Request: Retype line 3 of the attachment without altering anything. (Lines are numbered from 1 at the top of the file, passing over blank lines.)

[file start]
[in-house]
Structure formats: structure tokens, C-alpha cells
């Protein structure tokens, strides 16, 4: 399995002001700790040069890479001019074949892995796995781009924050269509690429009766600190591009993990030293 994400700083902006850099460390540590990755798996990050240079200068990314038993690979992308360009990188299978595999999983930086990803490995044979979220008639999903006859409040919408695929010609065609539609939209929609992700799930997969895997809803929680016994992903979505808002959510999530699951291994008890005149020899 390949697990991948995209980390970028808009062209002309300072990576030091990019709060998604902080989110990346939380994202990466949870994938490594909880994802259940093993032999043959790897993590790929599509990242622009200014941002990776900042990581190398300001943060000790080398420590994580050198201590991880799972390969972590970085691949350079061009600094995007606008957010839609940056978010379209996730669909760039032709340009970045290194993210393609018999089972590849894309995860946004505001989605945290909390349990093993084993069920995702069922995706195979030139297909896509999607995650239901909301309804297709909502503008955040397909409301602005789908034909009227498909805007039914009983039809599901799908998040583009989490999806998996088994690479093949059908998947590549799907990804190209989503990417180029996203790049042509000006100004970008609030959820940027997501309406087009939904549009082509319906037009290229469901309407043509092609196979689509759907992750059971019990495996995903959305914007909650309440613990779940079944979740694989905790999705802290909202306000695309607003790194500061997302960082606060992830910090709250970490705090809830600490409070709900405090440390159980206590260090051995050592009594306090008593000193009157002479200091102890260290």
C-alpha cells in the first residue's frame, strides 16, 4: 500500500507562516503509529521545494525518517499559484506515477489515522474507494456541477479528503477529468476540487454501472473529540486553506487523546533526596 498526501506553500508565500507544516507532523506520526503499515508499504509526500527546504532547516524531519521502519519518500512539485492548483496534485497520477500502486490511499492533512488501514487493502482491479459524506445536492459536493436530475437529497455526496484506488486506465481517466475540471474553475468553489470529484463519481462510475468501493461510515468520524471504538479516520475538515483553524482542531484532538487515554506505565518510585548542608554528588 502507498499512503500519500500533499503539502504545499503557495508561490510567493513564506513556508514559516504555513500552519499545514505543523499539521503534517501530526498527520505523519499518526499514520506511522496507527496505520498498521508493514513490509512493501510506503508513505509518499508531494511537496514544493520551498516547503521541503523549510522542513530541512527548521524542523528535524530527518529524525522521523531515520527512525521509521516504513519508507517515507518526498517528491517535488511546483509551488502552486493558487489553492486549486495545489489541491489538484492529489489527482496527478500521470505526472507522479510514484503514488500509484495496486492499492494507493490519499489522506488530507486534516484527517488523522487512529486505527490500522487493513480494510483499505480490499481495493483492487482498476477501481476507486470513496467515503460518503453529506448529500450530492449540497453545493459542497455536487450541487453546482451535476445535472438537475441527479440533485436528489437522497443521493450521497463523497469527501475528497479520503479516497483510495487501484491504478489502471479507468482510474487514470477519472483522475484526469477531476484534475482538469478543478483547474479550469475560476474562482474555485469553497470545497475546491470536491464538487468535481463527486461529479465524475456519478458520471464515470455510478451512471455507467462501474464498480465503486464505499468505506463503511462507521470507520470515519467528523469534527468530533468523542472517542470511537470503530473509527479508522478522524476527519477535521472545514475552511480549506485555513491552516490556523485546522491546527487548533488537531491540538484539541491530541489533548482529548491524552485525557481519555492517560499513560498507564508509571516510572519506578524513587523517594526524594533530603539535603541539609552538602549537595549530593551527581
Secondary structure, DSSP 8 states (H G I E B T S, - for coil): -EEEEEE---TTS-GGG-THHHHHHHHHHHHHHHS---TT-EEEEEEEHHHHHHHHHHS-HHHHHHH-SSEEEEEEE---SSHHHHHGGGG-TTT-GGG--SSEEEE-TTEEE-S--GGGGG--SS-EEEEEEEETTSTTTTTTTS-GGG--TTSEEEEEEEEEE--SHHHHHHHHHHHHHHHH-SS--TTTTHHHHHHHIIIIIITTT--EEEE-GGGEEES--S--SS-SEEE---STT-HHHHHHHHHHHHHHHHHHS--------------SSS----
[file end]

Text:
């Protein structure tokens, strides 16, 4: 399995002001700790040069890479001019074949892995796995781009924050269509690429009766600190591009993990030293 994400700083902006850099460390540590990755798996990050240079200068990314038993690979992308360009990188299978595999999983930086990803490995044979979220008639999903006859409040919408695929010609065609539609939209929609992700799930997969895997809803929680016994992903979505808002959510999530699951291994008890005149020899 390949697990991948995209980390970028808009062209002309300072990576030091990019709060998604902080989110990346939380994202990466949870994938490594909880994802259940093993032999043959790897993590790929599509990242622009200014941002990776900042990581190398300001943060000790080398420590994580050198201590991880799972390969972590970085691949350079061009600094995007606008957010839609940056978010379209996730669909760039032709340009970045290194993210393609018999089972590849894309995860946004505001989605945290909390349990093993084993069920995702069922995706195979030139297909896509999607995650239901909301309804297709909502503008955040397909409301602005789908034909009227498909805007039914009983039809599901799908998040583009989490999806998996088994690479093949059908998947590549799907990804190209989503990417180029996203790049042509000006100004970008609030959820940027997501309406087009939904549009082509319906037009290229469901309407043509092609196979689509759907992750059971019990495996995903959305914007909650309440613990779940079944979740694989905790999705802290909202306000695309607003790194500061997302960082606060992830910090709250970490705090809830600490409070709900405090440390159980206590260090051995050592009594306090008593000193009157002479200091102890260290």